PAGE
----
Galatians 2:7

7 But contrariwise, when they saw that the gospel of the uncircumcision was committed unto me, as the gospel of the circumcision was unto Peter; [Emphasis added]

Here in one verse Paul speaks of TWO different gospel messages.  But you’ll find that some Bible translations make it read so that it appears as just one but to different people.  For more information, please see my articles about this—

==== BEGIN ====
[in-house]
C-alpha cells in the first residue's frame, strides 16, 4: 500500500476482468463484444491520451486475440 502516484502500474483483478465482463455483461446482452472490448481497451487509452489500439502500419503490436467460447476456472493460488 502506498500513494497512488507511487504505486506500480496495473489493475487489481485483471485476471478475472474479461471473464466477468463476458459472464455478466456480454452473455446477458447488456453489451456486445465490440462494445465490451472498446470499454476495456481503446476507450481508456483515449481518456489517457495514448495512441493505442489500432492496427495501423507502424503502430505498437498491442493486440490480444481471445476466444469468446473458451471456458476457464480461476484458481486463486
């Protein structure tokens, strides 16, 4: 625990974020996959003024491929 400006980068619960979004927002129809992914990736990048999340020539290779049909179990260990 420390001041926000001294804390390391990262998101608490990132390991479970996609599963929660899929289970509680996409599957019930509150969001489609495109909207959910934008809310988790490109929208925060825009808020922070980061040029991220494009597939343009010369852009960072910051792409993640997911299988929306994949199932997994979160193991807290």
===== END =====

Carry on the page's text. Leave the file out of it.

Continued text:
Bible:  What are The Two Programs?   

Gospels:  Did Peter and Paul preach the same gospel?

You can even watch a video about it—

#27 ~ Two Gospels – Peter’s and Paul’s – What is the difference?